Region committee has turned down a proposal to accept bottom ash from Peel's energy-from-waste facility in Halton's landfill.
The planning and public works committee endorsed a motion to that effect Wednesday. Region staff had recommended the bottom ash -- an inert byproduct from the incineration process that's collected from the bottom of the furnace -- be trucked to the Halton Waste Management Site to use as a daily cover, which is a material placed over the garbage in the landfill each day to control things like blowing litter.
And who exactly is responsible for this? Why none other than the same group who nixed the construction of a low-emissions gas-fired power plant in Milton, resulting in a different and possibly worse-polluting gas-fired power plant being built just north of the Milton town line.
Ladies and gentlemen, I give you P.O.W.E.R.:
Before passing the motion, the committee first heard from two local residents' groups -- Protect Our Water and Environmental Resources (POWER) and Oakvillegreen. Both are strongly opposed to using the bottom ash at the local landfill.
"It makes no sense to choose cover that contains toxic material," said POWER past president Barbara Halsall. "Vote no on this report."
Liz Benneian of Oakvillegreen shared similar sentiments.
"Bottom ash is not adequately tested and may pose health and environmental hazards," she argued. "There doesn't appear to be any benefit to Halton citizens."
A brief reality check here:
1) Bottom ash from incinerators has been tested and re-tested for decades by every country that uses waste incinerators. The most hazardous thing about bottom ash is the presence of metals like zinc and lead, but these are tested for regularly and are well below the levels that could pose any risk to the environment even if they did manage to leach into the soil. Which they probably couldn't because...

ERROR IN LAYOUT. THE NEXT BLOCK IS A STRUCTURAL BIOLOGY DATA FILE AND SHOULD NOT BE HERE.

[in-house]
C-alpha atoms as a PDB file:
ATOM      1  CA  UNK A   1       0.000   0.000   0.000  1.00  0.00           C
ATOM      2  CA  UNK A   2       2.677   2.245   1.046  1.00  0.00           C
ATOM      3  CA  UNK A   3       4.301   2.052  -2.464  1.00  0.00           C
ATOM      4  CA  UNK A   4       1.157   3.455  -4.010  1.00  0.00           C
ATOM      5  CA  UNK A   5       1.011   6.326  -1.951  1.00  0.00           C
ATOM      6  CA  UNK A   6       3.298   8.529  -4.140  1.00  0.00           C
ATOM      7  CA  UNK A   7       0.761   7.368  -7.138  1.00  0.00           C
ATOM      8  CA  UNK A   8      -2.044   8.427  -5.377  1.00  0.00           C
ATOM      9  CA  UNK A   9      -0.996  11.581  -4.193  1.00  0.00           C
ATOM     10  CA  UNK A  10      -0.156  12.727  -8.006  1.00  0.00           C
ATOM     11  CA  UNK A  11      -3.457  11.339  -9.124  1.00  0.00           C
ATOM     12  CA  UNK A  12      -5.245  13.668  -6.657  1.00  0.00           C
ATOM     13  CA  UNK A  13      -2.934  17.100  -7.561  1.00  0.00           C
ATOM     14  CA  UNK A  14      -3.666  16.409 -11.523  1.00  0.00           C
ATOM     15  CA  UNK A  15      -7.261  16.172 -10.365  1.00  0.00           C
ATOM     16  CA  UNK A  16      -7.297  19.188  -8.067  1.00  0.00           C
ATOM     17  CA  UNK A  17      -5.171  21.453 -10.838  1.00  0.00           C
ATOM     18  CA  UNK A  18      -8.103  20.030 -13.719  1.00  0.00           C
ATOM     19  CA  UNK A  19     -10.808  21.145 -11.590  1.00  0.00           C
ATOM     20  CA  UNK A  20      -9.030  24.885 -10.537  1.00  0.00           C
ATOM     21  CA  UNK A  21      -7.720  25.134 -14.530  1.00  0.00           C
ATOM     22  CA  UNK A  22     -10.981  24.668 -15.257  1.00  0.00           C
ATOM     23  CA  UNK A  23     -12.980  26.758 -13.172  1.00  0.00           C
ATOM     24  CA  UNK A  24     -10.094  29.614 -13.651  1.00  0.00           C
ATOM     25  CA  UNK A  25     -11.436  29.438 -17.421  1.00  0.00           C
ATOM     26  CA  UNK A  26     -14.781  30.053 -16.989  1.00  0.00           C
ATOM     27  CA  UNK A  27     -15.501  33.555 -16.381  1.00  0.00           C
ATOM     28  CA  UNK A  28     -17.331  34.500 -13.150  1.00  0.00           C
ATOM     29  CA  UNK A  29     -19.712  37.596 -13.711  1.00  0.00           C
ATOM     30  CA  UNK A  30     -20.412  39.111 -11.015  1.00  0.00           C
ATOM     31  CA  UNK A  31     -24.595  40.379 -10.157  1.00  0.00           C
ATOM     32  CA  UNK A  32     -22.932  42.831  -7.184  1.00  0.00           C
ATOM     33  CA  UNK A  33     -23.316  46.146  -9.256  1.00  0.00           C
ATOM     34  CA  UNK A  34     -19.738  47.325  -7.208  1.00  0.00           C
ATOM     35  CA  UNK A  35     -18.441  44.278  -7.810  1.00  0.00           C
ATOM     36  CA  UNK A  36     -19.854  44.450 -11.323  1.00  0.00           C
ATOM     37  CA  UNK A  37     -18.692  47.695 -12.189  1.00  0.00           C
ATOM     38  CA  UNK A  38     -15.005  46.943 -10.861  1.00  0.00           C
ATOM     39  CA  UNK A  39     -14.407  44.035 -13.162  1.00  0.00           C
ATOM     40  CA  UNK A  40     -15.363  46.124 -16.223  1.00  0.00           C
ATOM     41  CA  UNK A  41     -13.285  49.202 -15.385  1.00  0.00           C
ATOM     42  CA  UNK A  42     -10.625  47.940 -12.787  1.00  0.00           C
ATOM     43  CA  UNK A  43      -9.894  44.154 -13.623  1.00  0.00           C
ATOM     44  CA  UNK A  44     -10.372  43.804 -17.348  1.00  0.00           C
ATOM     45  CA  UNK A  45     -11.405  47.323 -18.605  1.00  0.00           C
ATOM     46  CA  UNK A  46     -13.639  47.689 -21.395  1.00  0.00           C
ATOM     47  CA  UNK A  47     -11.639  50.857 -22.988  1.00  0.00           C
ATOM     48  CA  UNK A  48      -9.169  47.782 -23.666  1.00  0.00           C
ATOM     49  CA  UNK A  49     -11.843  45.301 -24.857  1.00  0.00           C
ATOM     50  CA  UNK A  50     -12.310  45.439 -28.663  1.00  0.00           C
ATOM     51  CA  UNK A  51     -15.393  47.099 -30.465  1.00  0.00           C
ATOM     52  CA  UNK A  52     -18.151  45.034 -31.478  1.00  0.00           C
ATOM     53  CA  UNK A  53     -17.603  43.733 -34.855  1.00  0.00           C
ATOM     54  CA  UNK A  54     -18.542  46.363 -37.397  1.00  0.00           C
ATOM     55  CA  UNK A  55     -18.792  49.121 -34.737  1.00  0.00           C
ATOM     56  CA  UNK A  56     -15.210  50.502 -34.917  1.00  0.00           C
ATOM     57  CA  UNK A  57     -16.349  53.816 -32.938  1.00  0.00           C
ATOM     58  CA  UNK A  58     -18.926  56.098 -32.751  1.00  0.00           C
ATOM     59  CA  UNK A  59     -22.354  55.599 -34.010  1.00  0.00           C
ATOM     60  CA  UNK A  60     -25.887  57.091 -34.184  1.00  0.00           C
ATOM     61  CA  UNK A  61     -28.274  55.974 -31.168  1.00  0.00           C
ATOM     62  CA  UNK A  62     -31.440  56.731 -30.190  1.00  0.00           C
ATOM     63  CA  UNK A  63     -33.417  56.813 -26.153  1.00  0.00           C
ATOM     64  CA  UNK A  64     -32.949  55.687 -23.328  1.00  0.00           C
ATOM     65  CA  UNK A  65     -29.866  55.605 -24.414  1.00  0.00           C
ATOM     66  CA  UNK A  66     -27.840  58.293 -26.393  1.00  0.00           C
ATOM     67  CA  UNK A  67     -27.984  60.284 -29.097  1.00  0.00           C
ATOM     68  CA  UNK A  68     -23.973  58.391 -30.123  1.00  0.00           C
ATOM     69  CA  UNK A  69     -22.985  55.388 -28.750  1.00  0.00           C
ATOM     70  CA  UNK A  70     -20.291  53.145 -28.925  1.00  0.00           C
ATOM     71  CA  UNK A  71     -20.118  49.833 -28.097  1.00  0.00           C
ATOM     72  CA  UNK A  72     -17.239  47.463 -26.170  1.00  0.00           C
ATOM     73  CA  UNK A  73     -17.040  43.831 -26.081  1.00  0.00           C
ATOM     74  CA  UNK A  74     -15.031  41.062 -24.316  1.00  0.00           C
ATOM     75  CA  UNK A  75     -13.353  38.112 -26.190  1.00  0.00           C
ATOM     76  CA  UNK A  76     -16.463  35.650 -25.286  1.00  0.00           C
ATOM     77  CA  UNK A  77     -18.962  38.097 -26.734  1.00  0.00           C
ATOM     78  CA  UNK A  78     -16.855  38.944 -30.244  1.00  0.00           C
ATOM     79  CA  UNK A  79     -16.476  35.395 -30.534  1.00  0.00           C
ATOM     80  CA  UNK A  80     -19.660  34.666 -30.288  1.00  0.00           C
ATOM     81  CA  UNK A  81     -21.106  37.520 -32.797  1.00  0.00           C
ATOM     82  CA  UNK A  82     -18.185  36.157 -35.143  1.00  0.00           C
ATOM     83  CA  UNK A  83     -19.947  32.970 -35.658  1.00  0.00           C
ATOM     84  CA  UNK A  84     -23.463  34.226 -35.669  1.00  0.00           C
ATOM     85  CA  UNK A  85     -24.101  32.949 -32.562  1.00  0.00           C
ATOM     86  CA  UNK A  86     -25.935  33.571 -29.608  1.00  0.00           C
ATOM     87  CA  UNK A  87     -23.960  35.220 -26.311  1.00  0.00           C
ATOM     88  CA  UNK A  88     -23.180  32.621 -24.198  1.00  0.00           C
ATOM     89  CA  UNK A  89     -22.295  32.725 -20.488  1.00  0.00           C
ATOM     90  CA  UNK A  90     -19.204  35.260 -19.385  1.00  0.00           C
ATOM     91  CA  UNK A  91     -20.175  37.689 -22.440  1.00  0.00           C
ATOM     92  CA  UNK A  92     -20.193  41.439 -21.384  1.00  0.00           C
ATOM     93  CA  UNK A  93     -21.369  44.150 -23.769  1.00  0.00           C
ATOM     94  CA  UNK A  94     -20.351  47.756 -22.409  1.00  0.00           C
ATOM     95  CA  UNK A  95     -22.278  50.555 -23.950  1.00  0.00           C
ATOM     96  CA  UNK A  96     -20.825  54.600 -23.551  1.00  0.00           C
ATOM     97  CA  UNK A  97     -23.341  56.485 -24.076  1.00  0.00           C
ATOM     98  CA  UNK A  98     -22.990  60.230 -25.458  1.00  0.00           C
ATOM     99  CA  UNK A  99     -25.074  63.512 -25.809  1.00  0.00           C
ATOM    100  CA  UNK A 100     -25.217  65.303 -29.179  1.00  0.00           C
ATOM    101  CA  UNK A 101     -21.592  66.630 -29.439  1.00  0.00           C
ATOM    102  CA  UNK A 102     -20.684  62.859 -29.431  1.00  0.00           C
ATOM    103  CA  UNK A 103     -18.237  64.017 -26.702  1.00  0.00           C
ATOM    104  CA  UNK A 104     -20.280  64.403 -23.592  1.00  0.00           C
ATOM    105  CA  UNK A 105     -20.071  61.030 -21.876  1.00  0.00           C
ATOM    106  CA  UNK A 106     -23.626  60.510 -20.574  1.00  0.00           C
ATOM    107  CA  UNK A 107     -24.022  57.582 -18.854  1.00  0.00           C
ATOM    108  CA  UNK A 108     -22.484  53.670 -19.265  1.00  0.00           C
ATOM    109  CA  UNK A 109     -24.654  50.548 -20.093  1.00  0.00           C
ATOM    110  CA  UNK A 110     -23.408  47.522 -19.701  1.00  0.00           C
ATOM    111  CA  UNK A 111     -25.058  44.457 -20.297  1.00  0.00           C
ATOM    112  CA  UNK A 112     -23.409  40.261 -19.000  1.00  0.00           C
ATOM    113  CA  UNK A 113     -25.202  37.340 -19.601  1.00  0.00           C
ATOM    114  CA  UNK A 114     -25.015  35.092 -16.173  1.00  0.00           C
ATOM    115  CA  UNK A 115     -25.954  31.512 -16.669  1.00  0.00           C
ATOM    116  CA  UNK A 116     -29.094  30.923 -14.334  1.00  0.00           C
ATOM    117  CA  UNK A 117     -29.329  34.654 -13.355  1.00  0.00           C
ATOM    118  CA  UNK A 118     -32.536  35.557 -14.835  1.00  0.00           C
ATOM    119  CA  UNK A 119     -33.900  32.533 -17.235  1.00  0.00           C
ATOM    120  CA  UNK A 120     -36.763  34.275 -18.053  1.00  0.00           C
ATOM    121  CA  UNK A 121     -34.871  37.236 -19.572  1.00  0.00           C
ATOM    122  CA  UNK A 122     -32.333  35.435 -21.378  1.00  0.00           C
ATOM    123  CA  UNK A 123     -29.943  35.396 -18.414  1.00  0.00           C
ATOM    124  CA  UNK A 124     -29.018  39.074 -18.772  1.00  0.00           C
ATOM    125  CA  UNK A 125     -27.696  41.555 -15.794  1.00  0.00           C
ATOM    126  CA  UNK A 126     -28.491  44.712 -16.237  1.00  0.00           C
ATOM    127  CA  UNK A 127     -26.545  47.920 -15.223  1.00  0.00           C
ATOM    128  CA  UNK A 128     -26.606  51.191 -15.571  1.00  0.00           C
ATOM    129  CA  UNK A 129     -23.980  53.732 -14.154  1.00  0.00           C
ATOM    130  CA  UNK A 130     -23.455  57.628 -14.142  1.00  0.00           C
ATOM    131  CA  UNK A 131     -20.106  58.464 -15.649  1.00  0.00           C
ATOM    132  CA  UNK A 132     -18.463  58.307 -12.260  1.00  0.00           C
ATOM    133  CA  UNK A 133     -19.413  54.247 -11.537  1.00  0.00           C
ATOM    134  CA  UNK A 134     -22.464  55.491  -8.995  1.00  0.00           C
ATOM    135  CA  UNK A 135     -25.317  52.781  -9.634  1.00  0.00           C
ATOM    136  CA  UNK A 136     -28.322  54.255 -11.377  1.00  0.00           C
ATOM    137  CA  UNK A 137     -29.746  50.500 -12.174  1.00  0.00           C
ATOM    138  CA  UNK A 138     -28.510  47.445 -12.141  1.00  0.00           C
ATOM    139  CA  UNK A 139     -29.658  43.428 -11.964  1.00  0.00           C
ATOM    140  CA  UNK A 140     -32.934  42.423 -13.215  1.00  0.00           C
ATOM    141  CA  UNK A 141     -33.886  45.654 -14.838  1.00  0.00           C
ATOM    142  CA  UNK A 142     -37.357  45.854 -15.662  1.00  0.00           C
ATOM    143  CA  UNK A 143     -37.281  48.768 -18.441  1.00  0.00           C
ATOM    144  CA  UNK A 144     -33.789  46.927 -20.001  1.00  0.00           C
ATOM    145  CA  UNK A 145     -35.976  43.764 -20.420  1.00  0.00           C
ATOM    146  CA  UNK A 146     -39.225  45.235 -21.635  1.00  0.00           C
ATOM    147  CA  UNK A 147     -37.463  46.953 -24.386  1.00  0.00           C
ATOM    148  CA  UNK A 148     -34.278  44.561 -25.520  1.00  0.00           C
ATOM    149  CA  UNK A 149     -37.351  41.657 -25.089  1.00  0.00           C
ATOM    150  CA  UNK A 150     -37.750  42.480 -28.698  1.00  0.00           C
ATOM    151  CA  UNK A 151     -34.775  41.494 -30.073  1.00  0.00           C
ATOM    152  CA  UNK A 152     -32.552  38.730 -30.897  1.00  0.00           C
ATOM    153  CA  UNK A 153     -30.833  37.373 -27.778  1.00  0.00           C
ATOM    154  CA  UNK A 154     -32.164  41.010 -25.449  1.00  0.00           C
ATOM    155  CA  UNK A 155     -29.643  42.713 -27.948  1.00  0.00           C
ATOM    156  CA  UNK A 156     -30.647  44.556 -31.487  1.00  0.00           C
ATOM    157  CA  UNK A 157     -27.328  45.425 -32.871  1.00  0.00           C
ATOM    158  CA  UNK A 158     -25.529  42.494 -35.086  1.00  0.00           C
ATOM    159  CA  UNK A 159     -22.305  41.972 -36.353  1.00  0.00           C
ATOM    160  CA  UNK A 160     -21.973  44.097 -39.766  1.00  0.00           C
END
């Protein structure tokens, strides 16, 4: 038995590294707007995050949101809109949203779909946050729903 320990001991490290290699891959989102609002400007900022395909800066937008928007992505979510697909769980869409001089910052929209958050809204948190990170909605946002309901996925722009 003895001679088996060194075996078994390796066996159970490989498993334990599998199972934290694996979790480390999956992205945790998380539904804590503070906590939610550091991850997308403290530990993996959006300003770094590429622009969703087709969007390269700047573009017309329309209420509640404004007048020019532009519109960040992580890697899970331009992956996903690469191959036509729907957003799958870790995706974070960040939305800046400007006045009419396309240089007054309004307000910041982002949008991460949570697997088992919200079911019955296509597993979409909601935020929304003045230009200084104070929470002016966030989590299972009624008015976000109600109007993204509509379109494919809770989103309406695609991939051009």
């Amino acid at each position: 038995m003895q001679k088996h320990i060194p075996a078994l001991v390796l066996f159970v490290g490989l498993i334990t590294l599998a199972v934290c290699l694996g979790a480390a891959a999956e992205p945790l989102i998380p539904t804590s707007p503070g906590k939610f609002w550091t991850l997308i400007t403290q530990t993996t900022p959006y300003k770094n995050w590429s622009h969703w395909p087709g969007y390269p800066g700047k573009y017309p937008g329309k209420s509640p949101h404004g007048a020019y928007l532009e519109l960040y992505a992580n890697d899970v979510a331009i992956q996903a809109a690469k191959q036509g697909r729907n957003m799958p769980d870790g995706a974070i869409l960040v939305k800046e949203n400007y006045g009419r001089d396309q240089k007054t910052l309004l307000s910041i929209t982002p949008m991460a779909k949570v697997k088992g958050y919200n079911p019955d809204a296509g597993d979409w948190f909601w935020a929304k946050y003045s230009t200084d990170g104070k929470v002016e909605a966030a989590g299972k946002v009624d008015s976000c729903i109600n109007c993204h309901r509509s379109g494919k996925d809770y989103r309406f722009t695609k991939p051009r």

2) This is a LANDFILL. It is full of GARBAGE. In fact, it is full of exactly the same kind of garbage that is being burned to produce the bottom ash - except that in an incinerator all the really toxic crap is either burned off or removed with the fly ash.
In other words, bottom ash is considerably less toxic than the garbage it is being used to cover. If you dared me to I would probably eat it. Saying it ‘may be’ hazardous is like saying is like saying the earth ‘may be’ hollow or the moon landing ‘may have been’ a hoax - just because someone said so on a website doesn't make it true.
Yet despite all evidence and rational analysis, those who believe these things can simply point to ‘studies’ by the one or two people who agree with them, and dismiss the overwhelming scientific consensus to the contrary as part of a vast government and corporate conspiracy to poison them and their children. And they always manage to talk the local politicians into going along with them because face it - would you vote for a guy who wants to poison your children?
This sort of thing is particularly endemic to Milton for some reason. Over the years, various factions of the local ‘That Shit’ll Kill You’ CoalitionTM have come out against lawn pesticides and cell phone towers, and for decades have managed to preserve Milton as one of the last remaining municipalities in Canada without water fluoridation - thus guaranteeing it’s perpetual dominance as the Dental Decay Capital of Halton. Hell, when I first moved here 14 years ago they didn’t even chlorinate the water. Just ask the people of Walkerton how dangerous they think chlorine is.
(And please - do NOT just run out and Google up a bunch of links to send me proving that this shit really will kill you. I've seen it. It's rubbish.)